Day 5 - So after surviving a night of the motor home being buffeted by high winds and rain, I awoke to find a partly clouded sky and the wind was still quite strong. I packed up the motor home, said goodbye to me friend Jacqui and headed towards Deloraine to catch up with my print house where all my printing work is done. I met Hanja at a photography workshop I attended in Nov 2015 in Launceston and her and her husband, Wayne, own Photo Extra in the main st. After have a good chat with Wayne about where I have been and what scenes I was still looking for, I noticed and image printed on the wall in his shop with a barn in it. Now this barn was something else and in a location with mountains behind it and long grass. As it turns out it was only about 25 klms away so Wayne drew me a mud map and after saying goodbye, left to find this jewel.
When I arrived at the barn, it was raining heavily and seeing this was a little old farming road, it was quite skinny. I had to park the motor home half off the road and half on which was a concern as a few large trucks had been passed on the way in. So here I am a tad concerned about the motor home being crushed and the rain poring down when I decided to get out and get the below shot. The clouds were low and dramatic and I think you will agree that it made for a better image than being clear with a blue sky :)
So my plan is now to go to Liffey Falls and get another awesome shot so I headed off up a rather long, windey steep road towards the falls. After getting about 2 klms from the car park, the road was very muddy and it was misty and pouring rain. So I decided it was a no go as I was still jazzed about the awesome Barn shot that I had in the bag.
So I came back down the steep windey road and back into Deloraine which is a very pretty little town with a river flowing through it and has a tier causeway that the water runs down. So I stopped and took some images and headed off to the main highway towards Ross.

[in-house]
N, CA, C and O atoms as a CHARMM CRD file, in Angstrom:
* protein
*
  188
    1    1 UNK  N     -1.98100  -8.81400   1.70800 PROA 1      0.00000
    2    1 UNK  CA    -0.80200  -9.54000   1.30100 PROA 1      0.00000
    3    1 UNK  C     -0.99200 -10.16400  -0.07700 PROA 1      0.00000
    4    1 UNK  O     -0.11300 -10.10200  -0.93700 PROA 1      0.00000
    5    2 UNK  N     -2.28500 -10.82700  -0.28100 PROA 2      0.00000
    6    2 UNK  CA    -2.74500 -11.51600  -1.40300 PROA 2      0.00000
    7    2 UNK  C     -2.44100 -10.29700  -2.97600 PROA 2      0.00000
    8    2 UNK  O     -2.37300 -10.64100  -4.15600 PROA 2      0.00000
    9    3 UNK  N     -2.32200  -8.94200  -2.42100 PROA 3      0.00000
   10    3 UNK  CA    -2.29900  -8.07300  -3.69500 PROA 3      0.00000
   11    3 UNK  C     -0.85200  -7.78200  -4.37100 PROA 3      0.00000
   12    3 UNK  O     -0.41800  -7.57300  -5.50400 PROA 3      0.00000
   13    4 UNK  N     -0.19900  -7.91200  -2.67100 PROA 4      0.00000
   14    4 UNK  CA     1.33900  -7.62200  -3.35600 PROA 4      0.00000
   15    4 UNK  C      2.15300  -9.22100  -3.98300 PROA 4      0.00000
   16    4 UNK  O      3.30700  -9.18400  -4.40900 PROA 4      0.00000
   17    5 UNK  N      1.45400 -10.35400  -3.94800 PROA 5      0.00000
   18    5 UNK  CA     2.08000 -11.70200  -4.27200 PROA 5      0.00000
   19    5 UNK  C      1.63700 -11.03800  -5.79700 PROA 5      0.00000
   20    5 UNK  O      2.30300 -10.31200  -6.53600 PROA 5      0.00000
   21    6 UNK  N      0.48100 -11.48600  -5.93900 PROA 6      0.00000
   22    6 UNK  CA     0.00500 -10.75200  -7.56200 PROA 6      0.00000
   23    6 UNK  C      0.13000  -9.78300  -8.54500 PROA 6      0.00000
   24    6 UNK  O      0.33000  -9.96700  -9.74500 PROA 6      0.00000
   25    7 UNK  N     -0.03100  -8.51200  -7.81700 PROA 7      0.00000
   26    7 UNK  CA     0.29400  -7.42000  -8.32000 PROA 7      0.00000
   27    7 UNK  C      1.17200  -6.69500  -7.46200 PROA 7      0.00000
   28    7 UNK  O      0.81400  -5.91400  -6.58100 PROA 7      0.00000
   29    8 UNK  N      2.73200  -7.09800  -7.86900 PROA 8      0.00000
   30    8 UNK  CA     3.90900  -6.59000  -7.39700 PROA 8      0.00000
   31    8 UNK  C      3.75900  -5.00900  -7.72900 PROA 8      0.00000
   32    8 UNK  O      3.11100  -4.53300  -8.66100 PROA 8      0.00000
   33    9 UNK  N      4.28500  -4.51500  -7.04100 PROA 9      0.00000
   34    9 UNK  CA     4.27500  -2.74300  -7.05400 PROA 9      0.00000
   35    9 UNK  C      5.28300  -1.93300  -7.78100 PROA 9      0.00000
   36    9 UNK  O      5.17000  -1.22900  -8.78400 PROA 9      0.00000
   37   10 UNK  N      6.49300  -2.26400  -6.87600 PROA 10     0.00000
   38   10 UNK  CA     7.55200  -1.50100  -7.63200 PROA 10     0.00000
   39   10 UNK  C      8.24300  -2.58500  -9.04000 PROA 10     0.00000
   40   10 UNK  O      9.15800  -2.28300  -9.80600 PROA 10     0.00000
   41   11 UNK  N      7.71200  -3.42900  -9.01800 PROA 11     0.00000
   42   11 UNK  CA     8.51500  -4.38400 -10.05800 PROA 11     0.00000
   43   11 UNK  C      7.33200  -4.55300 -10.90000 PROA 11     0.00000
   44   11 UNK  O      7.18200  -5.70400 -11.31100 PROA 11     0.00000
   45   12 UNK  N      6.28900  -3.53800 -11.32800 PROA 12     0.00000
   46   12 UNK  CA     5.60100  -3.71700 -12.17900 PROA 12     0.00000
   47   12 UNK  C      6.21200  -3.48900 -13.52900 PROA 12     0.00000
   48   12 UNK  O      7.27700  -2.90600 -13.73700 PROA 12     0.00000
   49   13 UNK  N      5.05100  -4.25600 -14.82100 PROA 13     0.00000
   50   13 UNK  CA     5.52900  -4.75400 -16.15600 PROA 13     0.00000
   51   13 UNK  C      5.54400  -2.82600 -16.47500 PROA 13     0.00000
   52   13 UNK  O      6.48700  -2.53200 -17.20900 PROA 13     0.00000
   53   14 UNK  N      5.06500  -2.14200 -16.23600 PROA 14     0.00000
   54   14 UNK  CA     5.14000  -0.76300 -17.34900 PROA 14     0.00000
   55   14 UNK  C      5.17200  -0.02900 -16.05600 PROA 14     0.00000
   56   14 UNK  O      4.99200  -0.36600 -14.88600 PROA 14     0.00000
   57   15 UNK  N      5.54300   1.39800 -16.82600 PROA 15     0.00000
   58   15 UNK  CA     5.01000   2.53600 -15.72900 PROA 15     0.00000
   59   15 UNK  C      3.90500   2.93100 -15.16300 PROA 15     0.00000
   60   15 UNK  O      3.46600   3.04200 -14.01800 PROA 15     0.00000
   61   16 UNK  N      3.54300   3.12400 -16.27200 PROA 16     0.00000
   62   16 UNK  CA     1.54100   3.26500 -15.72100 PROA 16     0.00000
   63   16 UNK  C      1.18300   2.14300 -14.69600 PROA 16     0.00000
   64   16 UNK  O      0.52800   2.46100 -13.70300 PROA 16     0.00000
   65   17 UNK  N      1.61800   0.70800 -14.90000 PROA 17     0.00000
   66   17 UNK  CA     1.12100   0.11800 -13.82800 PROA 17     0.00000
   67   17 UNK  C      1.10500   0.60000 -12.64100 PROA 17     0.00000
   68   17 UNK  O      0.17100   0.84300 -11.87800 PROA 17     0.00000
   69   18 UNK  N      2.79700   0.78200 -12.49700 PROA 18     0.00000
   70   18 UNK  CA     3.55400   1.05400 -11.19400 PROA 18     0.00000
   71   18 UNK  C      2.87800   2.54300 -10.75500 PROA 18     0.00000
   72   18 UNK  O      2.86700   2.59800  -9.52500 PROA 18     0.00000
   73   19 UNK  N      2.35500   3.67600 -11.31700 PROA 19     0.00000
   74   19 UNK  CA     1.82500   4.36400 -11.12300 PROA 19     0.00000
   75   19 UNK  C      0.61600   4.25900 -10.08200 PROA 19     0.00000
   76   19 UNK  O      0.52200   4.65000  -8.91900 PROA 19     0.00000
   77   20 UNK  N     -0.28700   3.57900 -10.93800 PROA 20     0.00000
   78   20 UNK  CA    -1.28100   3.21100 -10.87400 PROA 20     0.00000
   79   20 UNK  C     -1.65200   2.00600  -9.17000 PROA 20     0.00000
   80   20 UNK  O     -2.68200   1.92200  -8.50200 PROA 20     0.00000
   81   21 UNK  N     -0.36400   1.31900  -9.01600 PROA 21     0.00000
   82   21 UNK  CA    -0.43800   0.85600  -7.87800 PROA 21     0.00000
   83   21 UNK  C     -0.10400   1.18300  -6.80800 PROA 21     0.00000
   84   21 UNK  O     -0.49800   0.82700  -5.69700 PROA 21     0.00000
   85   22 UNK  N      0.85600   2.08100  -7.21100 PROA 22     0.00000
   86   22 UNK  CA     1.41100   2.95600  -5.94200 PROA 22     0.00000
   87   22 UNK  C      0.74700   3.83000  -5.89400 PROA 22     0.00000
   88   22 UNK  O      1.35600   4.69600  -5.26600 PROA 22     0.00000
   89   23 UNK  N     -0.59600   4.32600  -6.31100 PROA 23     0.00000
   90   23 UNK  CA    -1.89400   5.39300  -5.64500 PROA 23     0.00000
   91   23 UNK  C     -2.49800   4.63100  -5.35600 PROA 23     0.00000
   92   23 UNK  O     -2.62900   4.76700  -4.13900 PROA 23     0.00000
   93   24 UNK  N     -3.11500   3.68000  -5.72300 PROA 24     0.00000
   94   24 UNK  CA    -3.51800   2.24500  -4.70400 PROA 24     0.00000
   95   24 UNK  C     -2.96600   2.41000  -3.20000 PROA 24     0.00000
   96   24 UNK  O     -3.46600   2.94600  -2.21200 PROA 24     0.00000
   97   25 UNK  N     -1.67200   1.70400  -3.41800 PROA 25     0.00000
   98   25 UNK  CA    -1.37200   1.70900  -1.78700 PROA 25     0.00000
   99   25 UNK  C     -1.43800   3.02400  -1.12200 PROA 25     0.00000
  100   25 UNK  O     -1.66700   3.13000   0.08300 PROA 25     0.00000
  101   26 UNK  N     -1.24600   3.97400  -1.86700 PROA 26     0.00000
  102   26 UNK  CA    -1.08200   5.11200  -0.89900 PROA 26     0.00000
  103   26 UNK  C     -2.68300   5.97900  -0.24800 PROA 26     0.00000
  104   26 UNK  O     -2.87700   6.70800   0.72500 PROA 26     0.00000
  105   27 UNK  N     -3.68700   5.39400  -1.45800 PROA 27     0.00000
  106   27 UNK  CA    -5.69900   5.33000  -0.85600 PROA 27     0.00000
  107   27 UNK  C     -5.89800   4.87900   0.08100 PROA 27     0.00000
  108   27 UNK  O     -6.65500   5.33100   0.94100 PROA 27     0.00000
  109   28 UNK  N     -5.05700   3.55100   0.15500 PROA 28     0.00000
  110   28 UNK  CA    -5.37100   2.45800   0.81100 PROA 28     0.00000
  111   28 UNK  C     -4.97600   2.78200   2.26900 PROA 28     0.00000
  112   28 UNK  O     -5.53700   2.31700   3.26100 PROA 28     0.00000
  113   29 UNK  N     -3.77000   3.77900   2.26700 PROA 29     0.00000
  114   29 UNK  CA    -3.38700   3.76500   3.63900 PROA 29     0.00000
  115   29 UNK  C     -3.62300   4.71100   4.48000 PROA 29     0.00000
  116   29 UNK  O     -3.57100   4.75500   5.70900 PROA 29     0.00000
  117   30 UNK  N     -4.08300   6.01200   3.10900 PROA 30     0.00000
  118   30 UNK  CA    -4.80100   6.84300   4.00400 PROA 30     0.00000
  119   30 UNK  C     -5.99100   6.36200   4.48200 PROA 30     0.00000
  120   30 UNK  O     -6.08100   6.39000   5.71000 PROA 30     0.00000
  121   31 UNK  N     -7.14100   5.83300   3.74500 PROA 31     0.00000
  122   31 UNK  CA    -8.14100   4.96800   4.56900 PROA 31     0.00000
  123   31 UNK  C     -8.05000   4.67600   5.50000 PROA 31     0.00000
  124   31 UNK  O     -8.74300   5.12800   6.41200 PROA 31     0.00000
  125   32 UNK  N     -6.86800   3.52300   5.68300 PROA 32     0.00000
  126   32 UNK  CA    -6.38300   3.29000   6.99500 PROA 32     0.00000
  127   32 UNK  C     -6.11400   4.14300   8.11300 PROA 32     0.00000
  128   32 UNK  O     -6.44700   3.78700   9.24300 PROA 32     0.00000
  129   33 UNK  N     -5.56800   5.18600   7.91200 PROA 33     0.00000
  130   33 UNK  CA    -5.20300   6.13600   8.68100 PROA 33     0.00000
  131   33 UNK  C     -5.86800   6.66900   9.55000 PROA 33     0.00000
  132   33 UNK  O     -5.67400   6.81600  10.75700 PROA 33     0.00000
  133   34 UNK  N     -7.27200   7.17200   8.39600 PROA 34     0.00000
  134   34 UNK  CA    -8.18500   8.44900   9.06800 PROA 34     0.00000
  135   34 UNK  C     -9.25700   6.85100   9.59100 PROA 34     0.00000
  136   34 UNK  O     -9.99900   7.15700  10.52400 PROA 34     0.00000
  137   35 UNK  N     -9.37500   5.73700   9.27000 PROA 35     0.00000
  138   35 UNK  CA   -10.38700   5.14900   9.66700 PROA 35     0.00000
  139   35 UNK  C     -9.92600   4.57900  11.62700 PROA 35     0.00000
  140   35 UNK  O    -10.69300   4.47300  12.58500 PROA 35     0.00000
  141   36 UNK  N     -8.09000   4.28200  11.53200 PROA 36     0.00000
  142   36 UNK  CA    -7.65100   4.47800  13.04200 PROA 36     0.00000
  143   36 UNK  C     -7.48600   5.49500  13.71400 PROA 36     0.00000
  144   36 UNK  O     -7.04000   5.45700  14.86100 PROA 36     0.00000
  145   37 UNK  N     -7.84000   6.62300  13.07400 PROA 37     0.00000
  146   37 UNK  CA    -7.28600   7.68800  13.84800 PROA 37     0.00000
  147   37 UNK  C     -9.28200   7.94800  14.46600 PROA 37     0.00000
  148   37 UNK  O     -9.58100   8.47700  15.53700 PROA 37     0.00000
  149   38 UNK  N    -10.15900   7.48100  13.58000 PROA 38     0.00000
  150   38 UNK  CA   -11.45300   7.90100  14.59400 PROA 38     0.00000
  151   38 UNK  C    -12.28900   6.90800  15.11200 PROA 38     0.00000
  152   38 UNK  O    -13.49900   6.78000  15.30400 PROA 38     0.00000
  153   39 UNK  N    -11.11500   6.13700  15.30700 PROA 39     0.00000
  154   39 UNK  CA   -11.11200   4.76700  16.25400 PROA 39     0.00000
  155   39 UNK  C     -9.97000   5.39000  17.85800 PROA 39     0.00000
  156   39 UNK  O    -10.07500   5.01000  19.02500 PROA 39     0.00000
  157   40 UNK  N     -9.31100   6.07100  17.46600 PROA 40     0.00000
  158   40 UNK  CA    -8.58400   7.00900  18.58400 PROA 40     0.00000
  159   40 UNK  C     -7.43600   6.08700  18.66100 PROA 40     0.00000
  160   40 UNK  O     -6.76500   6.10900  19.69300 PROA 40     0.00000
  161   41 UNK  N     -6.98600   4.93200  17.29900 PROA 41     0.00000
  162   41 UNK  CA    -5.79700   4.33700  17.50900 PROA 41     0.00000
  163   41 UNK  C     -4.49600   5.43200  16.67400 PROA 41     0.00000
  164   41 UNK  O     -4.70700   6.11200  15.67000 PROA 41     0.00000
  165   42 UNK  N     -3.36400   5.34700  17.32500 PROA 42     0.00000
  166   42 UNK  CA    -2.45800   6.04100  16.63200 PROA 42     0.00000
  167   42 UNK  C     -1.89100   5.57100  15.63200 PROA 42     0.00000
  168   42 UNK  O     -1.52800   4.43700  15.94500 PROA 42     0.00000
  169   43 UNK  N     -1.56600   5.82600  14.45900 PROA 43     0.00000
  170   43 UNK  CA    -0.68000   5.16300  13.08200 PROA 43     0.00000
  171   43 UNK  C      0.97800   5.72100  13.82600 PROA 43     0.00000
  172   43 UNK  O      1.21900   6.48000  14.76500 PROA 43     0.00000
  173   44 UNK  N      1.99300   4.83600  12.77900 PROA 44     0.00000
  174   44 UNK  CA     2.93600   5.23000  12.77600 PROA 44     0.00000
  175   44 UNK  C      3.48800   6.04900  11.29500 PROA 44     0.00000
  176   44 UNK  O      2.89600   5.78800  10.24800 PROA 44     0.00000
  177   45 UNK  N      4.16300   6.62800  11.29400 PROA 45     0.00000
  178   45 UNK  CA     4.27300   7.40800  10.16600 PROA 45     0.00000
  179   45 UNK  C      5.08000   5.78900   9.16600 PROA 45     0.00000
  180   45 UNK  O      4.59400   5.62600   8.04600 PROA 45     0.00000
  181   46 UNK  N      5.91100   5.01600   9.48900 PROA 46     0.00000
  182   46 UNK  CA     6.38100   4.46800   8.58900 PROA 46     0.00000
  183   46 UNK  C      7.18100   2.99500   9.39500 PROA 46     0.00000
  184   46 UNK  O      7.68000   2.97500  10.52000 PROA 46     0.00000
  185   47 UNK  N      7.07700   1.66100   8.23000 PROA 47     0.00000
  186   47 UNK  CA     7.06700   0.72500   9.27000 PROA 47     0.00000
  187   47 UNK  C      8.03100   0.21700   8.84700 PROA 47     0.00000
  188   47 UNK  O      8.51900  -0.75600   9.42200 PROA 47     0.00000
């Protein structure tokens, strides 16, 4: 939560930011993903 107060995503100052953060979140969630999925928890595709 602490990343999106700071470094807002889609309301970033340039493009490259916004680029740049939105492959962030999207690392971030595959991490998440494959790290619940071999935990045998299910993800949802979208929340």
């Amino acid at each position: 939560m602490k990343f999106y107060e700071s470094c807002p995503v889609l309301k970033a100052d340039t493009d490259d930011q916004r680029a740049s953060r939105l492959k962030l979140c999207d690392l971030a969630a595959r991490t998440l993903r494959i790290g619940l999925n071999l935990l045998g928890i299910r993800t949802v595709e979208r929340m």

After about 1 hour and 30 mins I arrived in Ross which is a quaint little town with some convict history especially women convicts. It is also of coarse home of the famous Ross Bridge that was completed in July 1836. The sandstone bridge was constructed by convict labour, and is the third oldest bridge still in use in Australia. After visit the local cafe and having a lamb shank with mash potato, peas, and red wine gravy, I headed out to get some images of the area. After an hour or so I started looking for somewhere to free camp as I was self sufficient but in and around Ross there no such acceptable areas.
I headed back up the highway to a place called Campbell Town which has a large grassed area , about the size of a football field, provided by the local Council for camping. The only proviso is that you area self contained meaning you have your own toilet and shower so no tents. After going online and registering, the camp was free and I shared it with several others that night. I had a wonder around town and the is a very nice old bridge there called the Red Bridge which was constructed by convicts in 1937-38. Well worth a look.
Day 6 - After a stroll through the field behind the camp ground getting some sunrise images, I once again packed up the motor home and got ready to drive to Richmond. After a drive along a very scenic drive I arrived in Richmond and went straight to the bridge which is the oldest stone span bridge in Australia.